This morning's e-mail brought a message from a company that sells instruction in both copywriting and photography. The letter was selling a class and emphasizing the fact that you don't have to be young to learn new things and be successful.
It gave several examples, including one about a gentleman who competes in archery.
His story included a sentence which was a "stop sign" for me. I went back and re-read it, then I puzzled over it. And now I'm writing about it. I never did get around to reading the rest of their message.
Here's the sentence:
"Johnson is 57, and usually about 30 years older than most of his competitors."
For me, the sentence would have worked had they left out "usually." It also would have worked if they'd left out "most of." It needed one or the other, but when it included both, my first thought was to wonder if his age changed from day to day.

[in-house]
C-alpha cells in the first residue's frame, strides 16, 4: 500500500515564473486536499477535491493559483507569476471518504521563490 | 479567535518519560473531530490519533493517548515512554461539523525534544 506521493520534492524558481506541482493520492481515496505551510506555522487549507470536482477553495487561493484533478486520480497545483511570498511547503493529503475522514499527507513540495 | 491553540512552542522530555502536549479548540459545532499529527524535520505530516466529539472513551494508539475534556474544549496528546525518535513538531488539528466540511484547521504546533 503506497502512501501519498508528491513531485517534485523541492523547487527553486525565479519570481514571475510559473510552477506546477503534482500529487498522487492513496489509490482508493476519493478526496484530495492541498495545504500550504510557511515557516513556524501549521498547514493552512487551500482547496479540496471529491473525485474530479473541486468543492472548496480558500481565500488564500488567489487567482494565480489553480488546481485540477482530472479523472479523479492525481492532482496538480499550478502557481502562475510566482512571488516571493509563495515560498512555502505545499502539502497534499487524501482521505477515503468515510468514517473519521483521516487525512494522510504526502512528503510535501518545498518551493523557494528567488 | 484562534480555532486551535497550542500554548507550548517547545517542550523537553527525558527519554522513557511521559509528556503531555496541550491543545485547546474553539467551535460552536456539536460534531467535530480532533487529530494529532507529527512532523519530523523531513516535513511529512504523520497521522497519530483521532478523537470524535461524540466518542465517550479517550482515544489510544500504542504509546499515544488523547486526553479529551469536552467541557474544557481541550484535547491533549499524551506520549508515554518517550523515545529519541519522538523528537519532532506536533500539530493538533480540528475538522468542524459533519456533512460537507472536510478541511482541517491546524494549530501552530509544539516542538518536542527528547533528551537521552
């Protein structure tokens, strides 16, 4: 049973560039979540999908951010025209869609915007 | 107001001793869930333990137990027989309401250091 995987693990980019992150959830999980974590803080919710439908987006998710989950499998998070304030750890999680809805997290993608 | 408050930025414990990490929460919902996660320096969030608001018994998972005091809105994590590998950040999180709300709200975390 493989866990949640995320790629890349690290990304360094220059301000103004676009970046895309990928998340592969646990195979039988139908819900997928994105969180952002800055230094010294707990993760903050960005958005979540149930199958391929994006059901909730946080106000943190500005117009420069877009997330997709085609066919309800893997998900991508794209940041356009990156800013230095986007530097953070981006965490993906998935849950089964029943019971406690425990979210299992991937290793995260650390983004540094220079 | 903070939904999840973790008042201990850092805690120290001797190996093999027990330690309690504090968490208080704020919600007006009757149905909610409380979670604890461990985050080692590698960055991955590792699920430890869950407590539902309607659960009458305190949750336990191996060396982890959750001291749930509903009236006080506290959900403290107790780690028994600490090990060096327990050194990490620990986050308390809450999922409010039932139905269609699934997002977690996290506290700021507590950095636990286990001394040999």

Would this have been a stop sign for you?
Although not quite the same thing, this sentence reminds me of answering machine messages (and emails) that say something along the lines of "Mr. Jones is not currently available at this time." In this case the meaning is clear, but the sentence is lumpy and awkward. It looks like the speaker or writer simply wasn't thinking. It's also one of those sentences that makes me stop and look twice - destroying the flow of the message.
The bottom line: Sometimes removing a word here and there makes your work flow more smoothly and clarifies your meaning. Sometimes adding an unnecessary word confuses the issue and creates a stop sign.
So after you write, set your work aside for a bit, then read it with the eye of a critic. It's always best if you can have someone else proofread for you, but some of us don't have that luxury, so we have to be extra careful.